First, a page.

Shu still has trouble with the OOO sound.  He can't really pucker his lips (part of his oral motor planning problem), so his OOO sounds more like OH.  He says his own name "Doh."  He also can't lick food off his lips, though he eats anything and everything just fine, and does crazy things with his tongue while trying to make certain sounds.  The other day the speech therapist noticed his tongue was twisted almost completely sideways while saying a word that, needless to say, did not require the sideways twisting of his tongue.  This also affects his skill with puzzles; he has great difficulty making the pieces fit.  (This is the same issue that made learning sign language so counterproductively challenging for a child who really could have benefited from it.)  He is drooling way less, and drinks from a straw--a coffee stirrer, even!--like a champ.

We are also practicing using the word NO.  Hard to imagine I'd want to teach a toddler to say "no" more often, but we need him to!  He'll say "yeah" to absolutely anything, and we have a bit of fun at his expense.  Is that wrong?  Today I asked him if mommy should grow a beard, to which he replied (of course) "yeah."  It gets him in trouble when I ask him if he's all done, or if he wants to sit on his time out stool.  So we try to make practice fun, asking him "Am I Daddy?"  No!  "Is this my nose?"  No!  The problem is once he gets on a streak of yesses or nos, he'll just keep right on going, even when he knows full well that is (or is not) my nose.  But he's starting to be more thoughtful of the correct answer.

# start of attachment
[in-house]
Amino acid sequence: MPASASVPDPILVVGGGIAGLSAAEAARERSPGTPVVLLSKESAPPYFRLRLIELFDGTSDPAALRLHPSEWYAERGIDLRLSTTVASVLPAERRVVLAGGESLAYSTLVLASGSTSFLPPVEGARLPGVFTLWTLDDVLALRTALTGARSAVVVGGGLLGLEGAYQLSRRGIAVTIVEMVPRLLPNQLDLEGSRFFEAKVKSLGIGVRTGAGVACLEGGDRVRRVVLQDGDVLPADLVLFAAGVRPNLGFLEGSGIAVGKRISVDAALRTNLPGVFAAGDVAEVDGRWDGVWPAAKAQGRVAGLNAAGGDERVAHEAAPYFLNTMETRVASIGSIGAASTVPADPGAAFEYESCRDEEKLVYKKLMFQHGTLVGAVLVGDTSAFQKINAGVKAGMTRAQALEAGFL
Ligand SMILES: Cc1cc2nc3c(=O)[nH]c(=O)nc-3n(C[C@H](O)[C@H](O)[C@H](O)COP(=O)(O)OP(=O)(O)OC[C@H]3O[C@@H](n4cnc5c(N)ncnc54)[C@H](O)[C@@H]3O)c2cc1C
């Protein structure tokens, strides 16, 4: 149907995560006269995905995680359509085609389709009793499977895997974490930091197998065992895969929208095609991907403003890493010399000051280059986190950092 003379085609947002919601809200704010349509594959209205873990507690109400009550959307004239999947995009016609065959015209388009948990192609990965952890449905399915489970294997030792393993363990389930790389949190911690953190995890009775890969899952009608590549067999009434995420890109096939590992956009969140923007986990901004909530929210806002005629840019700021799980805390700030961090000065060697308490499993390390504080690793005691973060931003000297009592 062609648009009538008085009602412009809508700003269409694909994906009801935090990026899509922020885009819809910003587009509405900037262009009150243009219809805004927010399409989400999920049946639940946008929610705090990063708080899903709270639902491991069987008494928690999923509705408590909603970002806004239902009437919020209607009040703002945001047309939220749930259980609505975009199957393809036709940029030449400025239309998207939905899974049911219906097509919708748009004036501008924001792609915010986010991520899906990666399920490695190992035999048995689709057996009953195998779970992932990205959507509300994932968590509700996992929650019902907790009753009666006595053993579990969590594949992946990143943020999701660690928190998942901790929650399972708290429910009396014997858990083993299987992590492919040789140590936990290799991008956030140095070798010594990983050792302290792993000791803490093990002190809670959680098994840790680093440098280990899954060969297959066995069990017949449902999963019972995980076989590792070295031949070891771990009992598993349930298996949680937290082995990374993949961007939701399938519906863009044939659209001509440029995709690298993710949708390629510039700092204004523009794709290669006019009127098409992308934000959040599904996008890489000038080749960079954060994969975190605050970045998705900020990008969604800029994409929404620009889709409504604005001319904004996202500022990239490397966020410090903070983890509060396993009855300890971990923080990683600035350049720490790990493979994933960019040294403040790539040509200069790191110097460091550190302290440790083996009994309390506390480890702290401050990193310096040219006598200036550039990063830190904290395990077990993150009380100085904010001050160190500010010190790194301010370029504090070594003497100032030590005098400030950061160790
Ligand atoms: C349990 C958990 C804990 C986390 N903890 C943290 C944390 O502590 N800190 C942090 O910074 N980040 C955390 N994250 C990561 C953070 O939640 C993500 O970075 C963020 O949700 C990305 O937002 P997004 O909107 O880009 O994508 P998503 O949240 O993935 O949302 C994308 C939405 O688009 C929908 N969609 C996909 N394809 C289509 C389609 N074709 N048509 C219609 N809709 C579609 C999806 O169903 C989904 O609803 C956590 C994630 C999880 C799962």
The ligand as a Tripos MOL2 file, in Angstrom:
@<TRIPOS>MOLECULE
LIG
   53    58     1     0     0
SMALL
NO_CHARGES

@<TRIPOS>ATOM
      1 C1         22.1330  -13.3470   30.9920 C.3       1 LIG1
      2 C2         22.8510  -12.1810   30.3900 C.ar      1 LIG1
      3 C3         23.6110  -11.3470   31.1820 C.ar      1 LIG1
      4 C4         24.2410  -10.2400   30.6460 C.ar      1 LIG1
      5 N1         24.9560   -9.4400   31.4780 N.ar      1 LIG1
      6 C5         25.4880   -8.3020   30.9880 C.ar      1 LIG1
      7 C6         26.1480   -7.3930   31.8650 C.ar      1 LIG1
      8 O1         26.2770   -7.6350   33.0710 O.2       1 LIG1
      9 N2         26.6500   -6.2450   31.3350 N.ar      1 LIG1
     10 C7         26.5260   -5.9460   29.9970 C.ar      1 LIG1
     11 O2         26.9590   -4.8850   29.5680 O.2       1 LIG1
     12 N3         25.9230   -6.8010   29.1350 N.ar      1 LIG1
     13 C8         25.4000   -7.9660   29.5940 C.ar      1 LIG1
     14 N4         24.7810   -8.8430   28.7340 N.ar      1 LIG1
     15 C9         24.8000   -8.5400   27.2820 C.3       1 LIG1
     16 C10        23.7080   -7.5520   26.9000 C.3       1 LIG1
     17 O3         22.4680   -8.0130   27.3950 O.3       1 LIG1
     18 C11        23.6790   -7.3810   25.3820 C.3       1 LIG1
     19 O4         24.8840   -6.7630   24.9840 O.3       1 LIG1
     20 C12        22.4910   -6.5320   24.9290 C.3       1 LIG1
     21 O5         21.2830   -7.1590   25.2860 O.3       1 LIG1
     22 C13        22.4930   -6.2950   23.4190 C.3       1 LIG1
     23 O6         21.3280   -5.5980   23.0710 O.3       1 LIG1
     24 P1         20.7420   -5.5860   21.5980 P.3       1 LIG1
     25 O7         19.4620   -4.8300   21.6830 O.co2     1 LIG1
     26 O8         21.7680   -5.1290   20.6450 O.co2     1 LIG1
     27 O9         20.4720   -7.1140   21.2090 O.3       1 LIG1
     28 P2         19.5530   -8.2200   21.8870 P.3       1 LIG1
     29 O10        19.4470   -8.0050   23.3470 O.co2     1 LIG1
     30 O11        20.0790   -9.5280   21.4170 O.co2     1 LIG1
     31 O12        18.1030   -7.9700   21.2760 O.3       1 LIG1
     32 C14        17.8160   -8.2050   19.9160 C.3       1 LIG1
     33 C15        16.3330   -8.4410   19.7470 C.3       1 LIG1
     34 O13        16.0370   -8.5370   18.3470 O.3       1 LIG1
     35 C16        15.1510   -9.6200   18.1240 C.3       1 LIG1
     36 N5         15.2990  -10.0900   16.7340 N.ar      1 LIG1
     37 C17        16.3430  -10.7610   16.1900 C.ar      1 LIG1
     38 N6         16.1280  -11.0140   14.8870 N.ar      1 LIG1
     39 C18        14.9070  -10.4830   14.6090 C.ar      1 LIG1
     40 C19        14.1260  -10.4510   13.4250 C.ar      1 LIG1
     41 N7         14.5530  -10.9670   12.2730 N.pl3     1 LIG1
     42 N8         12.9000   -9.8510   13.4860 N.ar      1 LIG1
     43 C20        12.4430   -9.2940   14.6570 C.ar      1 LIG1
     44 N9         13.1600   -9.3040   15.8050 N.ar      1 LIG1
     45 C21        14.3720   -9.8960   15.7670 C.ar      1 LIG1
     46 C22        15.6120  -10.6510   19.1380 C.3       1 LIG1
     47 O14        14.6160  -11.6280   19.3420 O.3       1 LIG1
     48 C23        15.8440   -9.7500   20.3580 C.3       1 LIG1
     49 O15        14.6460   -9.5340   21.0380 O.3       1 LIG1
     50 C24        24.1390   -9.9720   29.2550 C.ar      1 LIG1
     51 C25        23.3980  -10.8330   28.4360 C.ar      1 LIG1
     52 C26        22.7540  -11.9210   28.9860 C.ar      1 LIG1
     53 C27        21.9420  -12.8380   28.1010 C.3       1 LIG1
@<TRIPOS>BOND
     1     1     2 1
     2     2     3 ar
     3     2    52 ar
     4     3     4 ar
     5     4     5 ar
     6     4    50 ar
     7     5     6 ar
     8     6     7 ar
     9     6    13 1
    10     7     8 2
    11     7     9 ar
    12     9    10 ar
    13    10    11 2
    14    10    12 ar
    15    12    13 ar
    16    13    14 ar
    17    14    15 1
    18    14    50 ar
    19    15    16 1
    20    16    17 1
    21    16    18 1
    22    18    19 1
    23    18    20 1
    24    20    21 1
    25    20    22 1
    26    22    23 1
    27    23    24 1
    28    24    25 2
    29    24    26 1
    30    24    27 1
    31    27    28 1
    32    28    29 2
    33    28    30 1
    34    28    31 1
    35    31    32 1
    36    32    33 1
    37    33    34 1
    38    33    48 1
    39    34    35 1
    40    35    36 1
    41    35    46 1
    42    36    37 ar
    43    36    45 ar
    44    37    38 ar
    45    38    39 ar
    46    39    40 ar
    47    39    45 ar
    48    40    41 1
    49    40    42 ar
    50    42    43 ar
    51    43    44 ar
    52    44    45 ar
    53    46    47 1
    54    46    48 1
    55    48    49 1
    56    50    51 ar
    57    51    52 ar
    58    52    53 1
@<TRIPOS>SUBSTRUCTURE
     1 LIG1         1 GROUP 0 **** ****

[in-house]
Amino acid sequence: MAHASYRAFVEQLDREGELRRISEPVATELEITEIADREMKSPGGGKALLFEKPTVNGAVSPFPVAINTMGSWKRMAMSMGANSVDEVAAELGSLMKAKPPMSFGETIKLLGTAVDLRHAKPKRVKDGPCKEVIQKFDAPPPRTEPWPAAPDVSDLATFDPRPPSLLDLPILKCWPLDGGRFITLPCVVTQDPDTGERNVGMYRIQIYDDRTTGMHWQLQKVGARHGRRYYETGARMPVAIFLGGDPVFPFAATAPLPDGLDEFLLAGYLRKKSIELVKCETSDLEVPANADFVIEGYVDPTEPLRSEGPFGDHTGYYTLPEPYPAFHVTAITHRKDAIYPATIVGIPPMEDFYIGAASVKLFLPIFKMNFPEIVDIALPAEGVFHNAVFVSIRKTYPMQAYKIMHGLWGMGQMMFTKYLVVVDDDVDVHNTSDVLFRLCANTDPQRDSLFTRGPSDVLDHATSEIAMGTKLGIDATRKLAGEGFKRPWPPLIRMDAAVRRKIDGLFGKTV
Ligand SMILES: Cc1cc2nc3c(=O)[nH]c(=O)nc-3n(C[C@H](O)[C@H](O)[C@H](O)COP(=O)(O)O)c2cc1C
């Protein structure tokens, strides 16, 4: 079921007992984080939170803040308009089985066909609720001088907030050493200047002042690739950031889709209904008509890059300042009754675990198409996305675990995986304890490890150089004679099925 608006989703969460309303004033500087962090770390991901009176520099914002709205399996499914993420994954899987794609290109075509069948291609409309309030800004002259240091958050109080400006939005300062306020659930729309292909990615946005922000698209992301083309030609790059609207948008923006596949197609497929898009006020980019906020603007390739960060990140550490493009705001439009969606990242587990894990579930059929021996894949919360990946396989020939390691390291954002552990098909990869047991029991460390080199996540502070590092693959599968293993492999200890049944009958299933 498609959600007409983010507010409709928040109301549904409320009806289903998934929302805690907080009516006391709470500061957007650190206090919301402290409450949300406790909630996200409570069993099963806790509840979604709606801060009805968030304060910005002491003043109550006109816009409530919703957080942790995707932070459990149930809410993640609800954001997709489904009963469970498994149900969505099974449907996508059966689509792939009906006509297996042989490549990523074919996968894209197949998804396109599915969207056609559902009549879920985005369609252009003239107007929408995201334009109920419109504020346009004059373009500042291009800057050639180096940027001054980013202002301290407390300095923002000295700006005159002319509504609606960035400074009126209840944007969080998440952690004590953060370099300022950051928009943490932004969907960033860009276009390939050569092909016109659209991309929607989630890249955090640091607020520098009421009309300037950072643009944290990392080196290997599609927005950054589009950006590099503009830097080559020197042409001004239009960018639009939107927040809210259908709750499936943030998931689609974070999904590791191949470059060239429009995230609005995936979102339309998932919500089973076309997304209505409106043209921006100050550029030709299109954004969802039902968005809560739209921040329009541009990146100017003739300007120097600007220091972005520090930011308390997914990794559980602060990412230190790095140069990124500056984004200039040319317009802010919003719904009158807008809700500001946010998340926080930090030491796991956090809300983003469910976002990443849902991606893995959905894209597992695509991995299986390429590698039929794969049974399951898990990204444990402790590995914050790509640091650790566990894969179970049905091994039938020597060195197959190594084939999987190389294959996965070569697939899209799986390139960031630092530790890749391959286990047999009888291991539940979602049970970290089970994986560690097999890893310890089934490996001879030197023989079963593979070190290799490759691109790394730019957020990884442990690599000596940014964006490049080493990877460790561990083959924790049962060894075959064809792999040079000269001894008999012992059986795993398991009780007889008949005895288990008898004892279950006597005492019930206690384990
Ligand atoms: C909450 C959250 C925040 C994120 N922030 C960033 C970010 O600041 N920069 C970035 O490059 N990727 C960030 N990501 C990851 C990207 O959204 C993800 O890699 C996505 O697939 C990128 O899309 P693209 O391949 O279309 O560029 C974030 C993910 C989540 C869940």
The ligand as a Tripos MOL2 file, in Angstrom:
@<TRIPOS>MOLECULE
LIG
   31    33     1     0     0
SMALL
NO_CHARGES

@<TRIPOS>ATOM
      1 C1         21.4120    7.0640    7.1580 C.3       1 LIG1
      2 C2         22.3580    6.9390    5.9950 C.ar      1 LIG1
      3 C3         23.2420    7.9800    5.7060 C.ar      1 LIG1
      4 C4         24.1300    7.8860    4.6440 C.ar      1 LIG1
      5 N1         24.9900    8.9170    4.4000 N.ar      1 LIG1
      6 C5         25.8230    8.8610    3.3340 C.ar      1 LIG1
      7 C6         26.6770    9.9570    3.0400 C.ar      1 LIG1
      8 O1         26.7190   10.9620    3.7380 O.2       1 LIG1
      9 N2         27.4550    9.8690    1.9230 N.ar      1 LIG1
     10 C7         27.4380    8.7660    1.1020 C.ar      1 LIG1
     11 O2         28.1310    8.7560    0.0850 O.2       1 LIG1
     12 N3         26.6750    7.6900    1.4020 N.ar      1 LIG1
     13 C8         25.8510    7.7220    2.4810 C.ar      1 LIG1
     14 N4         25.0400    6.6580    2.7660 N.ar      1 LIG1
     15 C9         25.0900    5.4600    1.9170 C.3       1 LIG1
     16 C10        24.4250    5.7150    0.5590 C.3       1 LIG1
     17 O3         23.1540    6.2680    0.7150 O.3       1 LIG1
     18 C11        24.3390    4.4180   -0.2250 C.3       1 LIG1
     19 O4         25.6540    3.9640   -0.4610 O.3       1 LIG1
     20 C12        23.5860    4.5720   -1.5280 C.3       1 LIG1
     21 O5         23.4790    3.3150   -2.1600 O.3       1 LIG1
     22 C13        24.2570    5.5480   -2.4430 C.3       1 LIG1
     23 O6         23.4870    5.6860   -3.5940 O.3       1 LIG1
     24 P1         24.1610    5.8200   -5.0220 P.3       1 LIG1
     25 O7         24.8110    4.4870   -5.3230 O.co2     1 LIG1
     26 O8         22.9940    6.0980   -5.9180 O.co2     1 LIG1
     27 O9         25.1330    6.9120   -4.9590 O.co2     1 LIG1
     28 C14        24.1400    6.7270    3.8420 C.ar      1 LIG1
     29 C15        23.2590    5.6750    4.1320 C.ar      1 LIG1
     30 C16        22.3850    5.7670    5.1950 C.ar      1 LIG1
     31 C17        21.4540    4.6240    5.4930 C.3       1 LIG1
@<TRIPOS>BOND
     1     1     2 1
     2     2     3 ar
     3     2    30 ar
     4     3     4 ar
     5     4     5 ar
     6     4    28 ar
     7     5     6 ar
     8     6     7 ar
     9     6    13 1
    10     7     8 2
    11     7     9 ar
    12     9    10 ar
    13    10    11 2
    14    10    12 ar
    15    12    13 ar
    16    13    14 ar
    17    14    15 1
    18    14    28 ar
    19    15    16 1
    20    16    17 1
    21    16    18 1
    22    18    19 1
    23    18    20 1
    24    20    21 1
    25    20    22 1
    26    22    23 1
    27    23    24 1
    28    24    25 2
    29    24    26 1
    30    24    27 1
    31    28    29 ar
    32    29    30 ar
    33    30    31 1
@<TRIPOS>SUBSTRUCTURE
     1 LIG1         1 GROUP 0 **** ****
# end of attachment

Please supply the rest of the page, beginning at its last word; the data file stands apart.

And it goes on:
He is building his one-word vocabulary at a tremendous rate.  He has dozens more spontaneous words, even though they are missing or contain wrong initial or final consonants, and his vowels are much, much clearer.  Shu still has trouble with more than one word at a time, so although he can say hi, bye, daddy, mommy, dog, etc. he cannot say "Hi, mommy" or "Bye, daddy" or "more [anything]."  He just doesn't have the plan yet. 

He babbles much more than ever before.  If I didn't know otherwise, I'd think there was a twelve-month-old in his crib rather than a twenty-five-month-old.  I don't say that to be critical.  Shu is finally discovering his mouth, his tongue, his voice.  And so he's finally babbling and experimenting in the same way that a much younger baby would. 

Often I am aware of just how much progress he's made in speech--one reason I blog about it--and am so very proud of him (and of myself, I'll be honest).  We have worked SO hard!  Other times I am exhausted and frustrated, as is Shu I'm sure, hence the tantrums.  I have the most delightful conversations with his 9.5-months-older sister, who can speak in full paragraphs, and I long to do the same with him.  Dialoguing with a child is just so fulfilling and fascinating and fun, aside from the obvious convenience.  He'll get there.  I know he will.  All this?  In seven weeks?  Gives me great hope to keep on keeping on.